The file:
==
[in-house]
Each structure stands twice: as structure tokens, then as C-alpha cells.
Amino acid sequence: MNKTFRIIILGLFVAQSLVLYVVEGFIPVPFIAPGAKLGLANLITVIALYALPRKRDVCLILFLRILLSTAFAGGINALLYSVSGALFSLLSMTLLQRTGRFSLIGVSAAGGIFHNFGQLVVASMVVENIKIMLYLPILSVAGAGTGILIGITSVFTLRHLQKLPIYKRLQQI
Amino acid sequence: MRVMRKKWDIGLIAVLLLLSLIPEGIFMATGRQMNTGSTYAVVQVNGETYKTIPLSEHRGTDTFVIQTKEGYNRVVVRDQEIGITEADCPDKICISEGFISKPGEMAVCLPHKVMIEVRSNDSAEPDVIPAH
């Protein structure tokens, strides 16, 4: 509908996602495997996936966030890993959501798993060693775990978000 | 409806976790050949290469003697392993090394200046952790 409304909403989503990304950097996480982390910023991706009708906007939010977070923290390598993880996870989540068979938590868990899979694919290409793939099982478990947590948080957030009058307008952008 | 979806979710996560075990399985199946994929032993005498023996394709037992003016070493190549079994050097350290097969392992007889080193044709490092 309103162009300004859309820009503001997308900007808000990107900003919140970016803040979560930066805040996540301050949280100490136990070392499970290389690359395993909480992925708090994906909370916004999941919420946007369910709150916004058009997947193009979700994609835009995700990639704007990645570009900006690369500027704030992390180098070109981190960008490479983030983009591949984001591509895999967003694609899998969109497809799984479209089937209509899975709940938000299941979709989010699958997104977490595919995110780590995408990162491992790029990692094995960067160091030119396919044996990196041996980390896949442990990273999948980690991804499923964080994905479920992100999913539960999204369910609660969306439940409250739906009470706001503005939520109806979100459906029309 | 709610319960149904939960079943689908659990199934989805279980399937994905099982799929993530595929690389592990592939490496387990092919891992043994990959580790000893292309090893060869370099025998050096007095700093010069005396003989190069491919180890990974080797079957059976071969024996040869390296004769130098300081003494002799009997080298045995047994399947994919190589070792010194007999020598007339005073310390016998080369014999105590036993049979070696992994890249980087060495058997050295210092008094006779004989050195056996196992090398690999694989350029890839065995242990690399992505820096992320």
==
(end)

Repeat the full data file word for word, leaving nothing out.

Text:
[in-house]
Each structure stands twice: as structure tokens, then as C-alpha cells.
Amino acid sequence: MNKTFRIIILGLFVAQSLVLYVVEGFIPVPFIAPGAKLGLANLITVIALYALPRKRDVCLILFLRILLSTAFAGGINALLYSVSGALFSLLSMTLLQRTGRFSLIGVSAAGGIFHNFGQLVVASMVVENIKIMLYLPILSVAGAGTGILIGITSVFTLRHLQKLPIYKRLQQI
Amino acid sequence: MRVMRKKWDIGLIAVLLLLSLIPEGIFMATGRQMNTGSTYAVVQVNGETYKTIPLSEHRGTDTFVIQTKEGYNRVVVRDQEIGITEADCPDKICISEGFISKPGEMAVCLPHKVMIEVRSNDSAEPDVIPAH
């Protein structure tokens, strides 16, 4: 509908996602495997996936966030890993959501798993060693775990978000 | 409806976790050949290469003697392993090394200046952790 409304909403989503990304950097996480982390910023991706009708906007939010977070923290390598993880996870989540068979938590868990899979694919290409793939099982478990947590948080957030009058307008952008 | 979806979710996560075990399985199946994929032993005498023996394709037992003016070493190549079994050097350290097969392992007889080193044709490092 309103162009300004859309820009503001997308900007808000990107900003919140970016803040979560930066805040996540301050949280100490136990070392499970290389690359395993909480992925708090994906909370916004999941919420946007369910709150916004058009997947193009979700994609835009995700990639704007990645570009900006690369500027704030992390180098070109981190960008490479983030983009591949984001591509895999967003694609899998969109497809799984479209089937209509899975709940938000299941979709989010699958997104977490595919995110780590995408990162491992790029990692094995960067160091030119396919044996990196041996980390896949442990990273999948980690991804499923964080994905479920992100999913539960999204369910609660969306439940409250739906009470706001503005939520109806979100459906029309 | 709610319960149904939960079943689908659990199934989805279980399937994905099982799929993530595929690389592990592939490496387990092919891992043994990959580790000893292309090893060869370099025998050096007095700093010069005396003989190069491919180890990974080797079957059976071969024996040869390296004769130098300081003494002799009997080298045995047994399947994919190589070792010194007999020598007339005073310390016998080369014999105590036993049979070696992994890249980087060495058997050295210092008094006779004989050195056996196992090398690999694989350029890839065995242990690399992505820096992320």